We know that there are health benefits of spending time outdoors, however Centennial Parklands has a ‘secret weapon’ that you can use to easily improve your mental health – the Centennial Park Labyrinth!

But first, what exactly is a labyrinth?


Let’s start with what it is NOT!

It’s not a dodgy / cult (choose your option!) mid-1980s David Bowie movie, and it is not a maze.


OK, then what IS a Labyrinth?

A labyrinth comes from ancient traditions, physically used as a contemplative tool for reflection or meditation in many cultures throughout history.

Unlike a maze, which has several different pathways, a labyrinth has only a single path and there are no dead ends.

An official opening of the Centennial Park Labyrinth was held on 15 September 2014

An official opening of the Centennial Park Labyrinth was held on 15 September 2014

How do you use the labyrinth?

There’s really no wrong way or right way to walk a labyrinth. Some walk it slow, some fast and some even dance it… but generally speaking, there are three phases to the walk:

  1. Releasing on the way in – letting go of the distractions of your day
  2. Receiving a sense of peace and calm as you pause in the centre
  3. Resolving a new way of being in the world as you follow the same path back out of the labyrinth.


Remember it’s a two-way path, so you may meet people coming in or going out. Feel free to overtake if need be.

To prepare, you may want to sit quietly and reflect before walking the labyrinth. Some people come with questions, others just to slow down and take time out from a busy life. Some come to find the strength to take the next step during times of grief and loss. Its winding path becomes a metaphor for our journey and where we find ourselves on our personal path. It offers us a threshold to cross, helping us leave behind what no longer serves and quite literally, step into the new.

If you find sitting meditation challenging, then walking meditation is an easy way into that same peaceful place – an easy way to quiet the mind and open the heart. Its an old fashioned slow-cooking form of contemplation.

Come walk the mystery…

Our thanks to Emily Simpson for her words on walking the labyrinth.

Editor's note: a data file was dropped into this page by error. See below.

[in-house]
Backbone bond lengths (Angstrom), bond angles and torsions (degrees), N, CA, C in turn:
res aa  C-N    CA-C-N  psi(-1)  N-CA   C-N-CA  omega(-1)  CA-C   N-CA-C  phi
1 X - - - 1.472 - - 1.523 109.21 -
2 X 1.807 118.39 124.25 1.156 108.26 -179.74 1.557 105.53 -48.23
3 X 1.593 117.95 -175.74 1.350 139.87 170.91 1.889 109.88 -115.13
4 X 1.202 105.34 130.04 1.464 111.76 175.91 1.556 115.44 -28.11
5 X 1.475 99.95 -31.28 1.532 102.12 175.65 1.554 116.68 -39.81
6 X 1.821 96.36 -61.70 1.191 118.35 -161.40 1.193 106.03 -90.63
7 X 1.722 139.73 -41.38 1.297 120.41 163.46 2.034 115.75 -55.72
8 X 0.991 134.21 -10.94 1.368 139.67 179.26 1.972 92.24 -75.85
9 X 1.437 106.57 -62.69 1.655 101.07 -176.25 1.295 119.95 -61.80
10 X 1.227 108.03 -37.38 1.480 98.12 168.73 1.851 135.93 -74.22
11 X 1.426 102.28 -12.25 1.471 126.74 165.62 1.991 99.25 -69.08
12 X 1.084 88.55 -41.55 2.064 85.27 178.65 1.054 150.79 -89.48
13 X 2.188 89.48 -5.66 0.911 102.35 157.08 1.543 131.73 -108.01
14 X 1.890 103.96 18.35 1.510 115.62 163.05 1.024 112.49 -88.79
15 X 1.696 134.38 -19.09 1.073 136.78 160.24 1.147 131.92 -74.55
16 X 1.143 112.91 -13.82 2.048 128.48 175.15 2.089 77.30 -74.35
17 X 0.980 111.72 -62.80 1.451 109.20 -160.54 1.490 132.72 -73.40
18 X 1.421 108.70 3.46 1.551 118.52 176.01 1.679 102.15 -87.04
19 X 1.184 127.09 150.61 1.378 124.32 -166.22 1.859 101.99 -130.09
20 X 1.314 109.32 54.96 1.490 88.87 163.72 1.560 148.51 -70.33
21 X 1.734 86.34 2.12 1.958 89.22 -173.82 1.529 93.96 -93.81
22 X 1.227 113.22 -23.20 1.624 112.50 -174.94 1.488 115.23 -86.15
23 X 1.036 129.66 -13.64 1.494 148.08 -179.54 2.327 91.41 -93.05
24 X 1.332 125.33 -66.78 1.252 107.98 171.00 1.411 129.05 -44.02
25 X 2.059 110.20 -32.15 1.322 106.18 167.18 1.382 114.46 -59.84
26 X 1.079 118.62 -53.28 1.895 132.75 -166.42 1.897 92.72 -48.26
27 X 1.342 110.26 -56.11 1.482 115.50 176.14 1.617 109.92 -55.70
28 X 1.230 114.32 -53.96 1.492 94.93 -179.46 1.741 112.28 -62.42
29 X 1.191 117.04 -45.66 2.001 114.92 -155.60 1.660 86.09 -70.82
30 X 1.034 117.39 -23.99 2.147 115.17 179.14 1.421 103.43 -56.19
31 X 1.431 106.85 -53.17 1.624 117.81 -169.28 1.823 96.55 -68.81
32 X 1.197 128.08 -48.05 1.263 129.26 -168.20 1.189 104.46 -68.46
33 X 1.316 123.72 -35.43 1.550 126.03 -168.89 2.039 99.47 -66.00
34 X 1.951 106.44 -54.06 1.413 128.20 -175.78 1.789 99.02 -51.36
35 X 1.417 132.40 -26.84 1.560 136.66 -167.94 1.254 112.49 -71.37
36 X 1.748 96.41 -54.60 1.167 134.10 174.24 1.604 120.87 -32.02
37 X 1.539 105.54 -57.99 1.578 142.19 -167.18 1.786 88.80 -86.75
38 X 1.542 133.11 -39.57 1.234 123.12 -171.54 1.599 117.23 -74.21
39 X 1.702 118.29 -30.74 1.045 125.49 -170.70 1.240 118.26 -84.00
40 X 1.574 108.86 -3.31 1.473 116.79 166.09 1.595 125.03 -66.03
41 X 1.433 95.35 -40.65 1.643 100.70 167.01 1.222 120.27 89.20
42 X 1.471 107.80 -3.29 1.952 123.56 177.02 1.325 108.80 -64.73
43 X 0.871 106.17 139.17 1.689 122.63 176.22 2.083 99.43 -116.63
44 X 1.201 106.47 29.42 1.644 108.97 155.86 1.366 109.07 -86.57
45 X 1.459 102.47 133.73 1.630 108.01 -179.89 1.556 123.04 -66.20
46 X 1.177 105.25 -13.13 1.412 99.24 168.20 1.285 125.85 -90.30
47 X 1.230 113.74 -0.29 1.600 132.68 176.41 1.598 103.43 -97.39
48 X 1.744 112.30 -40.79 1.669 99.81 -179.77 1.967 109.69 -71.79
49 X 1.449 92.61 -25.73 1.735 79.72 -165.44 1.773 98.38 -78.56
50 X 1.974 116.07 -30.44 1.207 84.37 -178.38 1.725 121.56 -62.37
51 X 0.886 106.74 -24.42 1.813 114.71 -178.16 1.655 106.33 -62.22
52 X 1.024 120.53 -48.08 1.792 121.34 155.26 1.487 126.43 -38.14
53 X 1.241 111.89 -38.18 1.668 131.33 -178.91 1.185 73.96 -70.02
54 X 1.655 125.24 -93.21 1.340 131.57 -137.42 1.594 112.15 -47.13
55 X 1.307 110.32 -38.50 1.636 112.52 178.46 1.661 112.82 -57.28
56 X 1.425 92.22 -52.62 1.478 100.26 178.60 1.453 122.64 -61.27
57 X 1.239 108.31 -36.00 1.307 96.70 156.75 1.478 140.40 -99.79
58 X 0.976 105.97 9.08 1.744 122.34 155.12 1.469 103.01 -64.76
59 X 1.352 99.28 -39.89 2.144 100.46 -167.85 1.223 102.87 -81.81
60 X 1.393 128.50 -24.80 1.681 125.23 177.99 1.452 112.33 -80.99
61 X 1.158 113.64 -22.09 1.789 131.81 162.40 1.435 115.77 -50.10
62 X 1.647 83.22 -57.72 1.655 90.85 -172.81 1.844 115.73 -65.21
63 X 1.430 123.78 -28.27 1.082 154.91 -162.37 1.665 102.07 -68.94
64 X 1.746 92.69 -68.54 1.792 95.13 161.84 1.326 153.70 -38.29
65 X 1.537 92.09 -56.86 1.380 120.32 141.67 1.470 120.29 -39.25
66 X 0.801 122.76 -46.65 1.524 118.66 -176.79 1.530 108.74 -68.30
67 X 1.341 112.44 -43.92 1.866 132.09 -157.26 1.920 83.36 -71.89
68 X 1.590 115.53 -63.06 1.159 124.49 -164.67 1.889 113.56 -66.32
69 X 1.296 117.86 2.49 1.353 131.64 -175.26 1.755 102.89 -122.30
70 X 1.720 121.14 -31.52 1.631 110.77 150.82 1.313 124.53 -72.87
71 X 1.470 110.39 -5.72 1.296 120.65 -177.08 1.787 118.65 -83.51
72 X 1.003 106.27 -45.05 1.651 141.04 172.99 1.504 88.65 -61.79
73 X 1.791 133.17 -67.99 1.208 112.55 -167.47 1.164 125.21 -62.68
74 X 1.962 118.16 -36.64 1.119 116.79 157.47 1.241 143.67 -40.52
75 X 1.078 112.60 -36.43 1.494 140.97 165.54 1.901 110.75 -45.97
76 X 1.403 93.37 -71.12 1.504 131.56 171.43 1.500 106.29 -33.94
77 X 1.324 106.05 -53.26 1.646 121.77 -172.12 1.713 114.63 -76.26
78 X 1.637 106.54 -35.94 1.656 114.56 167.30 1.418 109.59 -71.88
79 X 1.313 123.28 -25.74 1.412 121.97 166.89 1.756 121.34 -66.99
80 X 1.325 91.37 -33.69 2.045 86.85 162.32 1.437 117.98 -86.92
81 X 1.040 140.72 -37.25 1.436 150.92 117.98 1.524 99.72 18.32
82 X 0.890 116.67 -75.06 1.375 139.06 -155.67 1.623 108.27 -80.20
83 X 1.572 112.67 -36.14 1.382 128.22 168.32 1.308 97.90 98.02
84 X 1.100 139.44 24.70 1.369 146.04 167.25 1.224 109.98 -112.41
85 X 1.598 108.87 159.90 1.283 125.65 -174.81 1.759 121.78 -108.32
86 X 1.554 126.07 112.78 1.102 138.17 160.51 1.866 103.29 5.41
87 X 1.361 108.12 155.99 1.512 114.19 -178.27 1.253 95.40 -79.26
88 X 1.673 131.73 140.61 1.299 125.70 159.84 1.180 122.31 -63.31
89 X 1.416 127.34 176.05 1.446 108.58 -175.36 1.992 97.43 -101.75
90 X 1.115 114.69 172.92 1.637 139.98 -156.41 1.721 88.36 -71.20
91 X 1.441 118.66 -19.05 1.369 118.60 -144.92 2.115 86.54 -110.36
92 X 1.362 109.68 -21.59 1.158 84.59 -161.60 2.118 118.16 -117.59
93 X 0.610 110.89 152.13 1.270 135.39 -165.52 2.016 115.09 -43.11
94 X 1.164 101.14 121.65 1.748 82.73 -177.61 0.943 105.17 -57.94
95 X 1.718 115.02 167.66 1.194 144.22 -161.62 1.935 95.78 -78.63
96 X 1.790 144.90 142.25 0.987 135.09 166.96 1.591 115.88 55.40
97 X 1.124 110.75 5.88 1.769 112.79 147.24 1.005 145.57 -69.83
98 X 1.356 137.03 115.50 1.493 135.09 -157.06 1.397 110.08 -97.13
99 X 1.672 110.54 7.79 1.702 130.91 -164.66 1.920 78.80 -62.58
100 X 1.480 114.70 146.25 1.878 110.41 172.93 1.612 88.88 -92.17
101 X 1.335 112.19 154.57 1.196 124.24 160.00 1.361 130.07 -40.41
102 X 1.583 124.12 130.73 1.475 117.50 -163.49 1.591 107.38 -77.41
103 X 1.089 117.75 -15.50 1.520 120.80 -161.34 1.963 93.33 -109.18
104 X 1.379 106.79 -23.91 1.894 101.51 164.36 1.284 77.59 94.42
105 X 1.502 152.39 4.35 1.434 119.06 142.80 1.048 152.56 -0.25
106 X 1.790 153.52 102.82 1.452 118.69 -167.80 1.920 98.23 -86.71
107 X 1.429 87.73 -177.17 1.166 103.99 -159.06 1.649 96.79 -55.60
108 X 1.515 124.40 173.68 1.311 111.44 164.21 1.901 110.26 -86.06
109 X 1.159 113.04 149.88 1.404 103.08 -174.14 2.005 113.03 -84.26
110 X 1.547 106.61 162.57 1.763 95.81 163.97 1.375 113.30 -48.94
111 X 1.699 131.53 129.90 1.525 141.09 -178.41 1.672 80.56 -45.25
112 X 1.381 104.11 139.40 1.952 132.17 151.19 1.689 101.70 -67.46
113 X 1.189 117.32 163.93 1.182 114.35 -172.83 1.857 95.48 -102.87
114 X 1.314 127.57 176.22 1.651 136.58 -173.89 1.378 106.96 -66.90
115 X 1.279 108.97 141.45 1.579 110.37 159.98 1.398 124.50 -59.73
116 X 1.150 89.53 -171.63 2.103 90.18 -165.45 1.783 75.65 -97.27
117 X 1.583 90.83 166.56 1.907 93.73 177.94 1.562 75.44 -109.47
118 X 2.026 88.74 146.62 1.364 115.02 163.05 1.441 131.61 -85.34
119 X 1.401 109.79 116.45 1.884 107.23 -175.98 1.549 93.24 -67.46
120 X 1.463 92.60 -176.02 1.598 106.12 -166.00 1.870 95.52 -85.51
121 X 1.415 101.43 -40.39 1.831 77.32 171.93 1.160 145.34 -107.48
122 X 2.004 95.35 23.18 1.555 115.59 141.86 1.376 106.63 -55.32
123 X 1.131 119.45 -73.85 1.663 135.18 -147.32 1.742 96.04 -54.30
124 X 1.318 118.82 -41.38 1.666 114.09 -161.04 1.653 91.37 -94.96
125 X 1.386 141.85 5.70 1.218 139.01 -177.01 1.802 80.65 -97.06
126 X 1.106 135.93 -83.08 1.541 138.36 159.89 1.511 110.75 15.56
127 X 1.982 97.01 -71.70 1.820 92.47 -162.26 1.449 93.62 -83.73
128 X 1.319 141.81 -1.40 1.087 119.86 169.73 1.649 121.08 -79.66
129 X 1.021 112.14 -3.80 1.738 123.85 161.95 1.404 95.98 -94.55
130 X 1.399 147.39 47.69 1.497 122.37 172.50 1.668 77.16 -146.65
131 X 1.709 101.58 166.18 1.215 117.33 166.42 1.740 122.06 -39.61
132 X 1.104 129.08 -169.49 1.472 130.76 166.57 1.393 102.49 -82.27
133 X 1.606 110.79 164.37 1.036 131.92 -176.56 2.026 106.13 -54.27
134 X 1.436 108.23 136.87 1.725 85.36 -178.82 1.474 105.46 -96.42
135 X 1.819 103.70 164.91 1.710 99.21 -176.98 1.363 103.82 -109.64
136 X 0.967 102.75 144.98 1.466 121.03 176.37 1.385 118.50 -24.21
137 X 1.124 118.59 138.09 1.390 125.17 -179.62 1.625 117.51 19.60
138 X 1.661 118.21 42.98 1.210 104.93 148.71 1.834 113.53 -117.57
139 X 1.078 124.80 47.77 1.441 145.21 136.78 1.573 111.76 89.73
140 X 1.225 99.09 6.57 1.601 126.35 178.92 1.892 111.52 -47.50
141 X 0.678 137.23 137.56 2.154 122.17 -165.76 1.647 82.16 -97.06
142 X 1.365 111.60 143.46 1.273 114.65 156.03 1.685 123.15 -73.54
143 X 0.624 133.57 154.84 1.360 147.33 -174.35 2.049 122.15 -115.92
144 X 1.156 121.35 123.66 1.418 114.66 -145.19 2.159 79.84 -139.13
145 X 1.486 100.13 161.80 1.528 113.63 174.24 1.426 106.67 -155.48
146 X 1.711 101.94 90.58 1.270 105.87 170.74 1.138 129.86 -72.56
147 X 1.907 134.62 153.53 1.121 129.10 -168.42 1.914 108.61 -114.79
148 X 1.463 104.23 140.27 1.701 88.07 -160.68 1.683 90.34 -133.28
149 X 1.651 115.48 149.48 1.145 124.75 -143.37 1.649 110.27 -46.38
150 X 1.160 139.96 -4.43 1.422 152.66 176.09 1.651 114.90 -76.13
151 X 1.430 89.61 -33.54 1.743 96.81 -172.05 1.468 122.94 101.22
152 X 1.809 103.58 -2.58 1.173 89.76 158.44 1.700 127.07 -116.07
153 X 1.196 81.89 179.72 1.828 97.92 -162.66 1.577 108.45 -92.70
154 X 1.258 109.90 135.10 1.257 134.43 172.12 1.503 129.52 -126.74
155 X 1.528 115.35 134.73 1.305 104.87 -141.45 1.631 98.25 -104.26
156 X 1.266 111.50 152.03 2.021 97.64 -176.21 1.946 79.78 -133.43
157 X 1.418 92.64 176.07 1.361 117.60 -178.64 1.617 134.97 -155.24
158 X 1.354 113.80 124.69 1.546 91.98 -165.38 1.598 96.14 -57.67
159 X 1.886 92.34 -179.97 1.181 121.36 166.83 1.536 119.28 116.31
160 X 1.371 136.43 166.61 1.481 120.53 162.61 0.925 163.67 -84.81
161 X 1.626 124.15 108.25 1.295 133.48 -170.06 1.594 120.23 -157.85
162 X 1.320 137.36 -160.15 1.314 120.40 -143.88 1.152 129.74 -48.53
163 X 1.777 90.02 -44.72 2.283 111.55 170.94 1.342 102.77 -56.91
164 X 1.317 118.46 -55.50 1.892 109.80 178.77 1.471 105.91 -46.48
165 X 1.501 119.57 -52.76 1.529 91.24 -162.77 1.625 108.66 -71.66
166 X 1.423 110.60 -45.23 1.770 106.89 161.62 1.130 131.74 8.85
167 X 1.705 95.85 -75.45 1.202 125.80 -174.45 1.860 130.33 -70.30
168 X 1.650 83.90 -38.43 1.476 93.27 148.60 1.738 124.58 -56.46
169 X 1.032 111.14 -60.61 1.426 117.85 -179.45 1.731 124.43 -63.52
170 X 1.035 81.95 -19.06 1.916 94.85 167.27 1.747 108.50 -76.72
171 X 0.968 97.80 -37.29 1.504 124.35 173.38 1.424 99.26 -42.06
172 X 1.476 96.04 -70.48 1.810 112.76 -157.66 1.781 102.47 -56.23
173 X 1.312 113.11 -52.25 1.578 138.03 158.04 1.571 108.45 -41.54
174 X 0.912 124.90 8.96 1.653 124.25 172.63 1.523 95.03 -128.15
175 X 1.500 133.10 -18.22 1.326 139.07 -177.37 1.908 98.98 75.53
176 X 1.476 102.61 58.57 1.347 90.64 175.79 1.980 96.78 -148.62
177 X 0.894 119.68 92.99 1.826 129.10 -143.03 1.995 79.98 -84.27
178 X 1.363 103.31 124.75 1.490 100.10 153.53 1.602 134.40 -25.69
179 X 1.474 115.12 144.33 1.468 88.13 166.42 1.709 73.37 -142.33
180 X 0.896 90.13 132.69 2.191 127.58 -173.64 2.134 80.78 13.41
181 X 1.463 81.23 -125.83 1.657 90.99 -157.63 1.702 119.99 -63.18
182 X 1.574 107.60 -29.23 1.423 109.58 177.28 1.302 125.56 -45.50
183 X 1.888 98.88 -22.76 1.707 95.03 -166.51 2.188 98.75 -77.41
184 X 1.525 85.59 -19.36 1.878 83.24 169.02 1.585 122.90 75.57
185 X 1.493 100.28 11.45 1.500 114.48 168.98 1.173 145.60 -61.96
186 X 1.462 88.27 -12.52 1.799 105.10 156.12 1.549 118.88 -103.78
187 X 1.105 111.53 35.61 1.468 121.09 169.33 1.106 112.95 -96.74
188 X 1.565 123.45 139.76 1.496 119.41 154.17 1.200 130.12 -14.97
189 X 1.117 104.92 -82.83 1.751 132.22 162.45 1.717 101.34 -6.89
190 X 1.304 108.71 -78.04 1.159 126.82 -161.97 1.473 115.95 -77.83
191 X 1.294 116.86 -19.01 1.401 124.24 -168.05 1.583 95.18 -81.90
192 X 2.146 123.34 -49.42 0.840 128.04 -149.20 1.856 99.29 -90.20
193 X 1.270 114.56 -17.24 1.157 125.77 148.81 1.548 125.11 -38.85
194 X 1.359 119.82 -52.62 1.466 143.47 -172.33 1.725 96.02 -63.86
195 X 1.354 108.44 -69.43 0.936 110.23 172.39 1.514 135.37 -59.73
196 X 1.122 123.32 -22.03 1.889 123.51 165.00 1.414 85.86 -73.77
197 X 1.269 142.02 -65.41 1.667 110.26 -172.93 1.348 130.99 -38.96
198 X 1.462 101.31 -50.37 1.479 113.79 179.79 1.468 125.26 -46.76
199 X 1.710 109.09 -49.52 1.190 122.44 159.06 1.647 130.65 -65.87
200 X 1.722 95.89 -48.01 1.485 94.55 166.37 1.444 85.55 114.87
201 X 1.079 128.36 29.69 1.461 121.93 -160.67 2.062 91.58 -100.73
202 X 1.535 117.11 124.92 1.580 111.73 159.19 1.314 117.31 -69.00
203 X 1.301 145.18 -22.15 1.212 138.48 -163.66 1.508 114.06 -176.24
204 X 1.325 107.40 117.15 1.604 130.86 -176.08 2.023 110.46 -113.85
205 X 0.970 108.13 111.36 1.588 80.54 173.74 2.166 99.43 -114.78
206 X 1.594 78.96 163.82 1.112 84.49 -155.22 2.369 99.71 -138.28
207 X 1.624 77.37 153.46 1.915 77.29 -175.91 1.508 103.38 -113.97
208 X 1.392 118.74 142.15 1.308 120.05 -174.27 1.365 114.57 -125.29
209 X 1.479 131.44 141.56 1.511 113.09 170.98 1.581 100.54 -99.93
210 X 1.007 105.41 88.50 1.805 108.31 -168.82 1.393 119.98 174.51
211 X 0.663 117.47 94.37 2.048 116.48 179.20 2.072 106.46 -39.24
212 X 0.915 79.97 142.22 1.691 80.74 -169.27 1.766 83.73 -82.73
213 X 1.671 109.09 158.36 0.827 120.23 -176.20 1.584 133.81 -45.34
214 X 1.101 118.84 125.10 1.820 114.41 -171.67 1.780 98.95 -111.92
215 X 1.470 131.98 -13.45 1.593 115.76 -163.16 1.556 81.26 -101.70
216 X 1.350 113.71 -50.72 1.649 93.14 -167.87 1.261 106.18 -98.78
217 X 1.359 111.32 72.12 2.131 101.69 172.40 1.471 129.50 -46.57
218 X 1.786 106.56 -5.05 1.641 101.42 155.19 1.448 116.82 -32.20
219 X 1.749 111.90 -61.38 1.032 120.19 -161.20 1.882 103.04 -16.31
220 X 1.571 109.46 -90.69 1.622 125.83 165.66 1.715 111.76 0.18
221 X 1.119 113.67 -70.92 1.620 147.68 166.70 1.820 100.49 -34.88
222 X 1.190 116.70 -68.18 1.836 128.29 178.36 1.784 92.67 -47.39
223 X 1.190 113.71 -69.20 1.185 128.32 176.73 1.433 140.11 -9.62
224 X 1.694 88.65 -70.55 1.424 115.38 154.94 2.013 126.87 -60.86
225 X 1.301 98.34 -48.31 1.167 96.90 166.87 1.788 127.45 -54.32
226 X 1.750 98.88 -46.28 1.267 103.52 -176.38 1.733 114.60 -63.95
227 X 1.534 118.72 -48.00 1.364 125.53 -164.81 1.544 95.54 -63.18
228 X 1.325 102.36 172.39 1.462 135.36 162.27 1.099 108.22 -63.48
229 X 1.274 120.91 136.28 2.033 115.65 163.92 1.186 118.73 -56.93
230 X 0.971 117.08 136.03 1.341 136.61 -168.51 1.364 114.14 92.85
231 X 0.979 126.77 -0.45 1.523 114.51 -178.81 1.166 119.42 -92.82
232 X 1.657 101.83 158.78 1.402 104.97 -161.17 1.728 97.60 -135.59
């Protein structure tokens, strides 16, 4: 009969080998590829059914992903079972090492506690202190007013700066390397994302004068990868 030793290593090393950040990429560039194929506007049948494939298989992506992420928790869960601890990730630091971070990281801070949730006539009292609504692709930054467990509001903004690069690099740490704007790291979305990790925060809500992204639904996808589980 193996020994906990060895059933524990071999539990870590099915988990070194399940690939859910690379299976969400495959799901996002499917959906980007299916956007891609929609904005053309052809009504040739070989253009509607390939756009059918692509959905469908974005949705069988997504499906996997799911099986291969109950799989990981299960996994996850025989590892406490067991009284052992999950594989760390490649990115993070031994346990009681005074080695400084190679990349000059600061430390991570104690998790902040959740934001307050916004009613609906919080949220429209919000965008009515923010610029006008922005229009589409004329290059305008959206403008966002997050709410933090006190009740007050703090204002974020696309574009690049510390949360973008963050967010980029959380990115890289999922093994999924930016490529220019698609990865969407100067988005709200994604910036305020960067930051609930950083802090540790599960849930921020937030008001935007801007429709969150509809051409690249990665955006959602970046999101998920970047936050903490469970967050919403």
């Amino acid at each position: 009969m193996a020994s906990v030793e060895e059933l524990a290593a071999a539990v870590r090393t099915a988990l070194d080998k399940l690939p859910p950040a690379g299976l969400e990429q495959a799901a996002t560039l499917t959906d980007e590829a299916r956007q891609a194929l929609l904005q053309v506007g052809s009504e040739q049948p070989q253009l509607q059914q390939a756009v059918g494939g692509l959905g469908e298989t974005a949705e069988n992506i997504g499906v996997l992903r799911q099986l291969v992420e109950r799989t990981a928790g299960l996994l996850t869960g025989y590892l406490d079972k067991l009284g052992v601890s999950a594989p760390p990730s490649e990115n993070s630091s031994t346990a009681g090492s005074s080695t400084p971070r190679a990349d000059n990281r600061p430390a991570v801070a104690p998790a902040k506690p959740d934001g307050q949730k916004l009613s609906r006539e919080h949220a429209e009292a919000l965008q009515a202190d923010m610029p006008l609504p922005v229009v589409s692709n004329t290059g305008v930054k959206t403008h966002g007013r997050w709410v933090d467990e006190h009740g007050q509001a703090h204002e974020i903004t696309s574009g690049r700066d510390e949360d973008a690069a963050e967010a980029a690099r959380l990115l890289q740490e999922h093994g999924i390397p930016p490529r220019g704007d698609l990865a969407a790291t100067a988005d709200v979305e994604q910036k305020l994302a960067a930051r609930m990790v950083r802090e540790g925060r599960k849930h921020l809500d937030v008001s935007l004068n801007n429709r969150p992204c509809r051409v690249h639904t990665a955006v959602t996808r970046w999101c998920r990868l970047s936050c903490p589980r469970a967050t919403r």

Health and Fitness eNews sign up


Similar Articles

  • Dane Holt Centennial Park Share the Park cycling
    Local father encourages safe cycling in Centennial Park

    Most Sydneysiders have fond memories of weekends spent in Centennial Park and many of them still visit this space today to relax, stay active or be entertained. The Park is one of the most diverse public parklands in Australia and our newest safety campaign, Share the Park, reminds us that we all play a role to […]

  • Last minute Christmas gift guide for nature lovers

    Need help buying for someone who already has everything? Or how about the person who likes local, unique and sustainable gifts? Try wrapping up one of Centennial Parklands’ gifts that will definitely resonate with the nature lovers in your life.     #1 Gift a new outdoor experience Park Rides around the dedicated horse track in Centennial […]

  • Honey
    10 things you can do with honey this winter!

    You might be surprised to learn that the Parklands has its own honey made by bees who live on site! Each batch is raw, unheated and uniquely flavoured by the various native and exotic flowers across Centennial Parklands. As we welcome the cool change of season, there’s no better time to try a little of the sweet local nectar! Chech […]

  • Bird watchers
    124 reasons to volunteer at the Parklands

    Volunteers are the lifeblood of Centennial Parklands. Every year, hundreds of volunteers work more than 10,000 hours across 24 programs at the Parklands, and without them our wonderful green space simply wouldn’t be the same! This week is National Volunteer Week (8 – 14 May 2017) and we are celebrating all of our great volunteer contributions with a close look […]